Over 1.4 million people live in Hawaii. Many of these people have experienced natural disasters in the state firsthand. However, many don’t realize just how many different natural disasters can occur in the state or how the risk for some disasters is increasing.

Here we will go over what natural disasters occur in Hawaii, the worst natural disasters to hit the state since 2000, and what can be done to prepare.

Is Hawaii at Risk of Natural Disasters?

Compared to the rest of the country, Hawaii has a low risk of natural disasters. Excluding COVID-19, there have been 36 disaster declarations in Hawaii since 2000. Of these, 17 were Major Disaster Declarations. Because the state is not densely populated, none of these disasters caused more than $1 billion in damages. 

Worst Natural Disasters in Hawaii Since 2000

Since 2000, all the worst natural disasters in Hawaii have been severe storms that caused flooding, landslides, and mudslides.

One of the deadliest occurred in March 2006, when heavy rains caused the Ka Loko dam to collapse. Seven people died as a result.

What Natural Disasters Occur in Hawaii?

1. Floods

Hawaii has shallow soil, which means heavy rains can easily cause flooding. Hurricanes and tropical storms can also result in coastal flooding.

Flash floods are also common because of the many steep slopes in the state. There are an average of 8.3 flash floods per year in Hawaii. November is the worst month for flash floods, with 1–2 occurring during the month.

One of the costliest floods in Hawaii’s recent history occurred in April 2018 in Kauai. One area recorded nearly 50 inches of rain in just 24 hours. The heavy rainfall caused flooding and flash floods, which destroyed 532 homes and caused approximately $125 million in property damage.

2. Hurricanes and Tropical Storms

Hurricanes and tropical cyclones rarely make landfall in Hawaii. However, even nearby storms can cause serious damage. Many properties in the state are built out of light, weak materials that easily succumb to high winds. Flying debris from destroyed buildings only adds to the potential for damage.

One of the worst tropical storms in Hawaii’s recent history was Hurricane Lane in 2018. It reached wind speeds of 160 mph and had a peak rainfall of 58 inches. Neighborhoods in Hilo were flooded, and many buildings on the Big Island were damaged by wind. The total cost of the hurricane in Hawaii was over $250 million.

Hawaiian residents can protect themselves against hurricanes by building more storm-resistant homes. They also need to make sure they have a hurricane plan in place.

3. Earthquakes

Earthquakes in Hawaii are common. Thousands of quakes occur in the state every year. While most of these are too weak to even feel, Hawaii does occasionally have destructive earthquakes.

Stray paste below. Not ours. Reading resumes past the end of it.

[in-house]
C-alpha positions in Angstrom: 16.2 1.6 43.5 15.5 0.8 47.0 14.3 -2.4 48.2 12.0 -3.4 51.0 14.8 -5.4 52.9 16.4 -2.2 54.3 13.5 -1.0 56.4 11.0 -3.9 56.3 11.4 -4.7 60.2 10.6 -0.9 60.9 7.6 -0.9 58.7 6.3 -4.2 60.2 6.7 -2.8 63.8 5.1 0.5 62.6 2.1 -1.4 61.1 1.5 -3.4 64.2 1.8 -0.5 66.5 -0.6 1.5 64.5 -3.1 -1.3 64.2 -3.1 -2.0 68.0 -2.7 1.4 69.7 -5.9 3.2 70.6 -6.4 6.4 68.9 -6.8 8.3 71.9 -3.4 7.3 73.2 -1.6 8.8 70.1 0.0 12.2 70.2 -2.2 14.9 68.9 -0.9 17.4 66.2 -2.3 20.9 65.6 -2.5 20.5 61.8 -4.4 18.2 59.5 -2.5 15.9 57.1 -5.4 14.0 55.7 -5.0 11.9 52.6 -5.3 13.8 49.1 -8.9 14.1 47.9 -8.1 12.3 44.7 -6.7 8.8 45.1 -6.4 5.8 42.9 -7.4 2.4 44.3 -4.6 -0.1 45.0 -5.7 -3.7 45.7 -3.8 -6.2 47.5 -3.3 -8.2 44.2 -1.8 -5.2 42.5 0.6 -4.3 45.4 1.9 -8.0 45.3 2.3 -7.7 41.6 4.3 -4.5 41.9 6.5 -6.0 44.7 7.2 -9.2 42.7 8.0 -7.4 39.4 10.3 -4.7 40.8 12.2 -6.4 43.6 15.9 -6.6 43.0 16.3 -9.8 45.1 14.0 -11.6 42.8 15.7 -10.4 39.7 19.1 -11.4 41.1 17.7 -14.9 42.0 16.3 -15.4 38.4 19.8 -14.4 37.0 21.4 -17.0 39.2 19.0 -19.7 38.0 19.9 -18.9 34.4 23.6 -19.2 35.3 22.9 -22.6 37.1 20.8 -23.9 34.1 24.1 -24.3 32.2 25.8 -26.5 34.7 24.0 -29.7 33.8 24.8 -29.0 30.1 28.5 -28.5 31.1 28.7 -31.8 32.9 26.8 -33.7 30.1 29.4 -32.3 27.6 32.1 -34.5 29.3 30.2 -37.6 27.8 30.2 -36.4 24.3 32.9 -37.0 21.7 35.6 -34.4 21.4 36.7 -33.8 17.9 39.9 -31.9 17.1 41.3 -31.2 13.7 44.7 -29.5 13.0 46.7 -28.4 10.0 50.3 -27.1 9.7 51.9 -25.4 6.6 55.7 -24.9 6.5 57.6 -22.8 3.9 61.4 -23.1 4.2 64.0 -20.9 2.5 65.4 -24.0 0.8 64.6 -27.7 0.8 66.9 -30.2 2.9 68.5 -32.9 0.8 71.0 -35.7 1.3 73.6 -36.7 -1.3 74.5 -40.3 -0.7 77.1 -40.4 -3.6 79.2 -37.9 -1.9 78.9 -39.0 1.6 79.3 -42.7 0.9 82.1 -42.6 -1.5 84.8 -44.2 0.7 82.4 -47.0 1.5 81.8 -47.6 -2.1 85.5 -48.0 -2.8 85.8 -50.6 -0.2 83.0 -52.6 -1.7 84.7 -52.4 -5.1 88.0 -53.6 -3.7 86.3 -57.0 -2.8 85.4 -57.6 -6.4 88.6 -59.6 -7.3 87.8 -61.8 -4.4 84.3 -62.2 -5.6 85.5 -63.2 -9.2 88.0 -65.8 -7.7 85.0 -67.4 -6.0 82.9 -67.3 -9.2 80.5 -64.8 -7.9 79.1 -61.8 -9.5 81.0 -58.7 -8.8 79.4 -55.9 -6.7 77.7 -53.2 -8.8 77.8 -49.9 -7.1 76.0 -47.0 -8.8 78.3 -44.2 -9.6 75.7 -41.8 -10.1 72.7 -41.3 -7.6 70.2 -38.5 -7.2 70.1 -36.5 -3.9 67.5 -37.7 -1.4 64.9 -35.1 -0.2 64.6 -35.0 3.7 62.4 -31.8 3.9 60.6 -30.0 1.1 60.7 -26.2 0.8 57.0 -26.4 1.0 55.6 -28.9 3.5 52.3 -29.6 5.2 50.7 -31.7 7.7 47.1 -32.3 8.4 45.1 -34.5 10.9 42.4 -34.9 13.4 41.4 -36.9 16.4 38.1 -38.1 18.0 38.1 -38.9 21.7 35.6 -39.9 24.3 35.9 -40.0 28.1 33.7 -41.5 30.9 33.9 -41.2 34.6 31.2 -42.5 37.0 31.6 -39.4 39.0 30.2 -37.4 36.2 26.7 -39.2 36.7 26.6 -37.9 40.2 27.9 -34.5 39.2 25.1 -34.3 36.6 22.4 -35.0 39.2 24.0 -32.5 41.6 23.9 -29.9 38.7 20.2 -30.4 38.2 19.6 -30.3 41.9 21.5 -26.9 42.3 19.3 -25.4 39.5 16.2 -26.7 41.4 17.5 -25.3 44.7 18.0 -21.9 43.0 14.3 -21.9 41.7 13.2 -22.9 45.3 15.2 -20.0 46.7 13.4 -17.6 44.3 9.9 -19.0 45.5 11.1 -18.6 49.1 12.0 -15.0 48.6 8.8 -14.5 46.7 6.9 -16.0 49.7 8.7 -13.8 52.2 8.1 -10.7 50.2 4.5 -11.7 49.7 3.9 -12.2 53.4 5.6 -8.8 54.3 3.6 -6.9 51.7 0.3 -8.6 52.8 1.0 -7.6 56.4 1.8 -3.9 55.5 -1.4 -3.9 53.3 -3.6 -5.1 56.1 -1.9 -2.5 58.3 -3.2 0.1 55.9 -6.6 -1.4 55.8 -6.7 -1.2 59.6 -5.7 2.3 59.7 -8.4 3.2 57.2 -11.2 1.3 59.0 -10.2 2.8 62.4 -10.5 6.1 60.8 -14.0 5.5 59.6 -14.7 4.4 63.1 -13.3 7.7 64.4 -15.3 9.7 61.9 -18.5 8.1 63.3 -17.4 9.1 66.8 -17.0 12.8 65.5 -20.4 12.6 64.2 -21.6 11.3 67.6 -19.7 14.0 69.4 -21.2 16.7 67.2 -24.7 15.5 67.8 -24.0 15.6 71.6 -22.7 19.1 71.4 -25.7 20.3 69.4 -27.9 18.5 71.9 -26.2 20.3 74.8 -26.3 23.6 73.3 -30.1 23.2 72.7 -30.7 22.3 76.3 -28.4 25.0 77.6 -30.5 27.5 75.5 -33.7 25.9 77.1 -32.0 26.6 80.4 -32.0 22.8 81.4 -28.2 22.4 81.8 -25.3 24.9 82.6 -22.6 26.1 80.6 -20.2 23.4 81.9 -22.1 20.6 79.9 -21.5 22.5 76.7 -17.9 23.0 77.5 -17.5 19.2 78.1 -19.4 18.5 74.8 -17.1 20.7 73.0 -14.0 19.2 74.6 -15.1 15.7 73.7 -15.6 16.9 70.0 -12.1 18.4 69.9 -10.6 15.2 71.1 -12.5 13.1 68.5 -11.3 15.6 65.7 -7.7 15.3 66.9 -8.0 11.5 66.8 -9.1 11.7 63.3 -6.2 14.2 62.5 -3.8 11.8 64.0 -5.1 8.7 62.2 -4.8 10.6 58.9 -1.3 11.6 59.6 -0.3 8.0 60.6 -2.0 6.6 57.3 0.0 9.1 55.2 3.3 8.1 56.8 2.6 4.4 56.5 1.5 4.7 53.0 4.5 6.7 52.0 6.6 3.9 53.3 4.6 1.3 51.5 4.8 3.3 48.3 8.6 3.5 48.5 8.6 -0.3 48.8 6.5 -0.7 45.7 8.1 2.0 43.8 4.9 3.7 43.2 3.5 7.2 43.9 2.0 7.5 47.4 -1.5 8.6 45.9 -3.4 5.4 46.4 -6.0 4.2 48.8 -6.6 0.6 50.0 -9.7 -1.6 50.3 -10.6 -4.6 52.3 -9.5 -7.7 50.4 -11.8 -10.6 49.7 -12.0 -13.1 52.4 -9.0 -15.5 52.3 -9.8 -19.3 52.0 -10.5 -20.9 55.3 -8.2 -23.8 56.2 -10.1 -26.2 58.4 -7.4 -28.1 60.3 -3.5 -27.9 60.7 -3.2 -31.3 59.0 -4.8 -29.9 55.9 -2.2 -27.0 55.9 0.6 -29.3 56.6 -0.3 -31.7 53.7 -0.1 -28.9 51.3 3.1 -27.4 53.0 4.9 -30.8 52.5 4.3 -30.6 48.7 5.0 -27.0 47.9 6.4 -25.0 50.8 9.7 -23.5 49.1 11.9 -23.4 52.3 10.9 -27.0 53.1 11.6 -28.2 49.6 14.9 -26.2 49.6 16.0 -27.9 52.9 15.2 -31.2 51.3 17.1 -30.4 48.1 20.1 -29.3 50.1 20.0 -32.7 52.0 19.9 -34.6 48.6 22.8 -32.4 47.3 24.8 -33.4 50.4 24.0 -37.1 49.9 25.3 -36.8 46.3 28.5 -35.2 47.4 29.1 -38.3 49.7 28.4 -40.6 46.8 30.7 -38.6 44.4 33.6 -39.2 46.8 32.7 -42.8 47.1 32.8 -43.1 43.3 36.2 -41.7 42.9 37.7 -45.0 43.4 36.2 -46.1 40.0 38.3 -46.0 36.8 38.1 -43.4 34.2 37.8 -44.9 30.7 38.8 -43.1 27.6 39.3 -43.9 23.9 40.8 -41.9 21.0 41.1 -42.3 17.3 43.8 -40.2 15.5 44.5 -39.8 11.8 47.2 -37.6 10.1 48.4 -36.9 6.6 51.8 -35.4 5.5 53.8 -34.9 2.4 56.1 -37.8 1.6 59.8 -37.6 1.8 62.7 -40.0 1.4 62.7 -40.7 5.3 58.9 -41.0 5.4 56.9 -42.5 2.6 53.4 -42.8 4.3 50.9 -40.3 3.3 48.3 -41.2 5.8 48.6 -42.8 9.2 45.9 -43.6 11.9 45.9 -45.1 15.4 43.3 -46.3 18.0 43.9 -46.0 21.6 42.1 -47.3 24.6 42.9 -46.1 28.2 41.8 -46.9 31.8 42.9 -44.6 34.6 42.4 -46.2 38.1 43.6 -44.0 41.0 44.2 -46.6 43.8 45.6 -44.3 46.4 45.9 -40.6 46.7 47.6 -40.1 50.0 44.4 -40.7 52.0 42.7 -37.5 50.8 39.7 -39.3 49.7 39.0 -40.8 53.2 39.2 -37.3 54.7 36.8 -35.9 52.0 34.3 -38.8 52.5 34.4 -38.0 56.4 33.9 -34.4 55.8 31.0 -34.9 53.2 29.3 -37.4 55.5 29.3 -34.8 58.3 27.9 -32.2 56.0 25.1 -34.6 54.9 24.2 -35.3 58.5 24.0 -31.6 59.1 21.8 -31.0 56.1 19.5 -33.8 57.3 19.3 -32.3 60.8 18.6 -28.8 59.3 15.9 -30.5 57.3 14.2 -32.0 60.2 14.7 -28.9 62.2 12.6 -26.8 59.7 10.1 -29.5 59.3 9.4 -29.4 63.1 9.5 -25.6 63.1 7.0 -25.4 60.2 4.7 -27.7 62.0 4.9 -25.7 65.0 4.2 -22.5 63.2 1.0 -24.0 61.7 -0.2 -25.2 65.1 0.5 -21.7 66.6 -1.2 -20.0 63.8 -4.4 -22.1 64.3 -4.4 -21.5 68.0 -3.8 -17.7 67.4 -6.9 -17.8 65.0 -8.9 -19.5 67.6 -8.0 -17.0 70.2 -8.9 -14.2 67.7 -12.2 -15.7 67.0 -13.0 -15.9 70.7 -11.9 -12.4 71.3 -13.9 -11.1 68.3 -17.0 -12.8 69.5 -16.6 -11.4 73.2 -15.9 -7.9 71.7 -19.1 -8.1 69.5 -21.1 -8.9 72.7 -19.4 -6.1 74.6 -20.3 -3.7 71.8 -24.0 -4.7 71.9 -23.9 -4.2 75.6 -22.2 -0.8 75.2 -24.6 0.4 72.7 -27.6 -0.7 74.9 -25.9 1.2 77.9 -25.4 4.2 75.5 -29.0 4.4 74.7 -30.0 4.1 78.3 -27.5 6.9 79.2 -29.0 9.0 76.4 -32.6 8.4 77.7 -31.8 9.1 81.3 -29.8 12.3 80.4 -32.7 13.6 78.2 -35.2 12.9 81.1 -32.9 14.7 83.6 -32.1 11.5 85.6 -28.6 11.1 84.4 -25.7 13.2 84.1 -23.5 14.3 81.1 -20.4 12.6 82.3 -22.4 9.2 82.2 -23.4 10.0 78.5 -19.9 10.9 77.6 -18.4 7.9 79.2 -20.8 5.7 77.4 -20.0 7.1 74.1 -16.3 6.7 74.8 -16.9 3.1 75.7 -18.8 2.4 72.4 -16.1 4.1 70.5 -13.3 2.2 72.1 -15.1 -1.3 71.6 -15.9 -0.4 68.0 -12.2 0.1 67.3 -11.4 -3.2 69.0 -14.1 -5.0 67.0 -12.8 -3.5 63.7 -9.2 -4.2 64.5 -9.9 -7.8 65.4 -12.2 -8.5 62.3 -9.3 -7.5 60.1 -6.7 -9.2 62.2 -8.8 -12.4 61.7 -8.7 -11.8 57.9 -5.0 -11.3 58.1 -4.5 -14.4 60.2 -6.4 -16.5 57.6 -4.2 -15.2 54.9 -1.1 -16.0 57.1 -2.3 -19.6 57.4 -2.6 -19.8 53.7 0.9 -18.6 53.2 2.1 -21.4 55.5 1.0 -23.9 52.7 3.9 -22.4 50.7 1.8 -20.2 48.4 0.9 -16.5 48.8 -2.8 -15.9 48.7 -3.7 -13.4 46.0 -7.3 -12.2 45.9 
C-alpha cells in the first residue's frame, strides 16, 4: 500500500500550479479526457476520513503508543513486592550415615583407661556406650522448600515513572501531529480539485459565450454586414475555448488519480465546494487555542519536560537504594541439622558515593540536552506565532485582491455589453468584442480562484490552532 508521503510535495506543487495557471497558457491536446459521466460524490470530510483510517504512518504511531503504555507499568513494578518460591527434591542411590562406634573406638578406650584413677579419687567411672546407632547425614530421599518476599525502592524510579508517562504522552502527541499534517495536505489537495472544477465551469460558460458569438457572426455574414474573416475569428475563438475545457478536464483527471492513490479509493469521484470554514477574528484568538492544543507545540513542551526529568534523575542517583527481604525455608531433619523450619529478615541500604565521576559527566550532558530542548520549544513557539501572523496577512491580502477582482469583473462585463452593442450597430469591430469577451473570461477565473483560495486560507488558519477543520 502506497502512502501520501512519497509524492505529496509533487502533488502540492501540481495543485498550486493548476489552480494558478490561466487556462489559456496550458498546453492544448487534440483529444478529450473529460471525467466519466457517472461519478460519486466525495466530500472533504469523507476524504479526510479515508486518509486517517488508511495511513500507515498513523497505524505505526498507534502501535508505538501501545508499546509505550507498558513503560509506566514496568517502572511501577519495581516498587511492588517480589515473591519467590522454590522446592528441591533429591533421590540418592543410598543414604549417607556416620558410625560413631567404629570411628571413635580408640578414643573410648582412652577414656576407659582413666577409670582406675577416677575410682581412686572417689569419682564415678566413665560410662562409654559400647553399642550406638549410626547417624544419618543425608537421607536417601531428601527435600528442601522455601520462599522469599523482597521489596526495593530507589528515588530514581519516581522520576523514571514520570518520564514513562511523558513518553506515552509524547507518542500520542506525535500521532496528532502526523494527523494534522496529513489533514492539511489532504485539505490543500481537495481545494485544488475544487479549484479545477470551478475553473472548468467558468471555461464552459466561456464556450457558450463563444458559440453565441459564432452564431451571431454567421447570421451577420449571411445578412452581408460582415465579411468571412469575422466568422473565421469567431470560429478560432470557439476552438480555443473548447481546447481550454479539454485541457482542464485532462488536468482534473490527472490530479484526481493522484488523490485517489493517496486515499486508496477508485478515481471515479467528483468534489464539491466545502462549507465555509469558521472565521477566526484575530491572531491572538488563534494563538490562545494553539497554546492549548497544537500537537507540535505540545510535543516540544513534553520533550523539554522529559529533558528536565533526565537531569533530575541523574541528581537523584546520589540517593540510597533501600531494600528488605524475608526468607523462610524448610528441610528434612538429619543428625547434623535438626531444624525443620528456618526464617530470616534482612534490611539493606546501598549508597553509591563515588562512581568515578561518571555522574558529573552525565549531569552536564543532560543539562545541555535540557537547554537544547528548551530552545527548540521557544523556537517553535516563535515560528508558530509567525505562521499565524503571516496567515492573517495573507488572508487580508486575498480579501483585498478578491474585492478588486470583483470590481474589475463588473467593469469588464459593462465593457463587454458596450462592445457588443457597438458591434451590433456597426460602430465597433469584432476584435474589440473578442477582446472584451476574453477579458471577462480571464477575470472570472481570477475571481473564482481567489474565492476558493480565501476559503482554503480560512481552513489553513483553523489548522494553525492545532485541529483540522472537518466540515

The worst in recent history was the 2006 Kīholo Bay earthquake. The earthquake was 6.7 magnitude, and it also had several aftershocks, including one that was 6.1 magnitude.

Almost all homes in the western part of Hawaii had severe damage. The damage went as far out as 170 miles from the epicenter of the quake and was estimated at over $200 million. Several injuries occurred.

4. Tsunamis

Hawaii is more at-risk for tsunamis than any other state. There is approximately one tsunami every year. Most of these don’t cause damage, but a damaging tsunami does occur in Hawaii about once every seven years. 

The 2011 Tōhoku earthquake in Japan, for example, caused a huge tsunami in Hawaii. There were more than $3 million in damages to public infrastructure and tens of millions in damages to private property, such as hotel chains.

5. Volcanoes

The islands of Hawaii exist because of volcanic activity, and there are still numerous active volcanoes on the islands. While it doesn’t happen often, these volcanoes can erupt.

Since 2000, the state has had to declare disaster twice because of volcanic eruptions: once in 2014 when the Pu‘u‘ō‘ō volcano erupted and again in 2018 when Kilauea erupted.

While volcanic eruptions in Hawaii tend to be nonexplosive and don’t occur in populated areas, they can still be very destructive. The erupting volcanoes emit gases that can result in acid rain. Volcanic eruptions are often accompanied by earthquakes.

6. Wildfires

Hawaii is one of the least at-risk states when it comes to wildfires. However, hotter temperatures and drier grasses mean that even Hawaii is at risk for wildfires. Even areas that are not at risk can still be affected by wildfires, such as from bad air quality, road closures, and economic losses.

Source link

Previous articleA Bucket-List Duck Hunt for Bull Canvasbacks
Next articleHow to Make Venison Sausage


Please enter your comment!
Please enter your name here